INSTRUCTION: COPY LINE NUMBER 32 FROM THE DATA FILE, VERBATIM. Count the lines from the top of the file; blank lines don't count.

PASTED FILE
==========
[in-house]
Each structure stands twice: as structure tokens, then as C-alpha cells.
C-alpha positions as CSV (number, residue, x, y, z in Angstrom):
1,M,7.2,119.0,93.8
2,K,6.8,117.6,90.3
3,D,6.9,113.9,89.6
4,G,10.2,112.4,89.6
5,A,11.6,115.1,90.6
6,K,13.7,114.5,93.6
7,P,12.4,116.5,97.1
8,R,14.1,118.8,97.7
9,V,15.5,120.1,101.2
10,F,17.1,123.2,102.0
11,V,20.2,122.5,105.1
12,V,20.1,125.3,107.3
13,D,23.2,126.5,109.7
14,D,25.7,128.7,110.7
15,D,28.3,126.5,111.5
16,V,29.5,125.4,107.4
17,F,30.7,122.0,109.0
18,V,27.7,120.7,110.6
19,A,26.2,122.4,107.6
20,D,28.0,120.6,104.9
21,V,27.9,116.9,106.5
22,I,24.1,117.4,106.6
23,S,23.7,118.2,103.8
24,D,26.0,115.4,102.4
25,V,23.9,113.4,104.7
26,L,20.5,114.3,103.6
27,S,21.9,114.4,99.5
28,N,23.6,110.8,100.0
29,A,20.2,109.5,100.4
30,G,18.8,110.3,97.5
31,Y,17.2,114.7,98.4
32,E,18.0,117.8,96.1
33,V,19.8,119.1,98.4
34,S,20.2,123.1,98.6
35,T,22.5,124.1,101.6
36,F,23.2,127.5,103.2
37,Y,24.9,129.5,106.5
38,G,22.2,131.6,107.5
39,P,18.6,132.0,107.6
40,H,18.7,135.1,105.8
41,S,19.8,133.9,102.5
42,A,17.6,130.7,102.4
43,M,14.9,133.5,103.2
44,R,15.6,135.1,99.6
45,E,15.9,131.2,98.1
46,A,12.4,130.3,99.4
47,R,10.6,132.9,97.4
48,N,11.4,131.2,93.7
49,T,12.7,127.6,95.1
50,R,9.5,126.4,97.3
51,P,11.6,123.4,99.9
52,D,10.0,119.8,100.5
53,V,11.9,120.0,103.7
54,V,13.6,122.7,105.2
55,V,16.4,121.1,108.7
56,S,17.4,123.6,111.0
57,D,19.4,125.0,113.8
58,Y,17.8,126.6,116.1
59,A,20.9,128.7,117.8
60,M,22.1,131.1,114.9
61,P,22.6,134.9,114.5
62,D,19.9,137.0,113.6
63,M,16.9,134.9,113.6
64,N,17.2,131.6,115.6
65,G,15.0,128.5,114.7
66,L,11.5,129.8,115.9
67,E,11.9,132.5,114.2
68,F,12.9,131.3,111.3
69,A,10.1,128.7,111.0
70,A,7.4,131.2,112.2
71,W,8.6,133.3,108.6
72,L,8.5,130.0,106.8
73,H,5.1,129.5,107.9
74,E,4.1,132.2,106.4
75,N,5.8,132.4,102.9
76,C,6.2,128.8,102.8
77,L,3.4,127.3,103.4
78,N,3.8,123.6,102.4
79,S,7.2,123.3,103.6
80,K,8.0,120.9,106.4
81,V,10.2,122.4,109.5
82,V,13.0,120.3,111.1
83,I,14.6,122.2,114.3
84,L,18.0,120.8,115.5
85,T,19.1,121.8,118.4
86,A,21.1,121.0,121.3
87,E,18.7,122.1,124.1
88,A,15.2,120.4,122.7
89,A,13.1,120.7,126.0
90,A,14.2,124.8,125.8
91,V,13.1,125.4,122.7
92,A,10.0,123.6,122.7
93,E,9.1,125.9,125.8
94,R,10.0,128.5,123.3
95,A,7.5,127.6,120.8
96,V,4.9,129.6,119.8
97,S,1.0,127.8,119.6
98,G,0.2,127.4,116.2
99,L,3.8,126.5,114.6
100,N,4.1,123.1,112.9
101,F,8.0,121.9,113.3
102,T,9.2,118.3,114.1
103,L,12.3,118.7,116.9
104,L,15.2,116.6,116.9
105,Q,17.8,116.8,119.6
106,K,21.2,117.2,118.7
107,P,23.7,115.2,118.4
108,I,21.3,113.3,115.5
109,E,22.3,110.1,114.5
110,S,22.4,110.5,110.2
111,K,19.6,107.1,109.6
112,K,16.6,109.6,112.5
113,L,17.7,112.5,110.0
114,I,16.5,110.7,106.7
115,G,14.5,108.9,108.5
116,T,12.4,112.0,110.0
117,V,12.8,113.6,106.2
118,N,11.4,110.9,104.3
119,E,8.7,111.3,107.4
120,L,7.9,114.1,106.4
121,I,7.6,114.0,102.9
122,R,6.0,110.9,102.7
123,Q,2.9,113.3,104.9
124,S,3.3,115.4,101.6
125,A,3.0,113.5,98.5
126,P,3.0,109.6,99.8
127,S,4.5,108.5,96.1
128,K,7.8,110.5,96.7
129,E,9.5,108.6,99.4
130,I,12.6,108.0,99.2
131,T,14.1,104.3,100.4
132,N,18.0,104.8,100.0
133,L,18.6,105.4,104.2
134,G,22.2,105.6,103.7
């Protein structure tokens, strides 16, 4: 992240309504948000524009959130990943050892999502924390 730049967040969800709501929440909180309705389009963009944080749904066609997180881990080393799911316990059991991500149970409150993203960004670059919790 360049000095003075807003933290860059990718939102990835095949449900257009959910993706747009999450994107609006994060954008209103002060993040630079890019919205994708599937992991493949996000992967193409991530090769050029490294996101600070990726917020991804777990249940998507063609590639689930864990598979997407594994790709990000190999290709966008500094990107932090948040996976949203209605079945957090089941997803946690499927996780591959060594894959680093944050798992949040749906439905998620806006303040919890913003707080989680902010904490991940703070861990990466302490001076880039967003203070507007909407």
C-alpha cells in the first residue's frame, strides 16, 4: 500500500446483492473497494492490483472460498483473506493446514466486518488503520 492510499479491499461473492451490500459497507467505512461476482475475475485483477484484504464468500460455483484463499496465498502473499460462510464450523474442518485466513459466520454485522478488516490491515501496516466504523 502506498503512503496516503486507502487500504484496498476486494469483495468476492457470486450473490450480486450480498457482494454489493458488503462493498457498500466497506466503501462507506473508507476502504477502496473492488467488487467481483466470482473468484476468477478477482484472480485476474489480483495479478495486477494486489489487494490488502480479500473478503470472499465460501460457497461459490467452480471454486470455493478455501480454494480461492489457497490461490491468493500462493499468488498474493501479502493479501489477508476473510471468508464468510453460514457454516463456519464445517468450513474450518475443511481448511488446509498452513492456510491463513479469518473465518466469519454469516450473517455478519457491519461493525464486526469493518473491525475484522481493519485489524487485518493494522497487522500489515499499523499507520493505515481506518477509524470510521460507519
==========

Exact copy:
29,A,20.2,109.5,100.4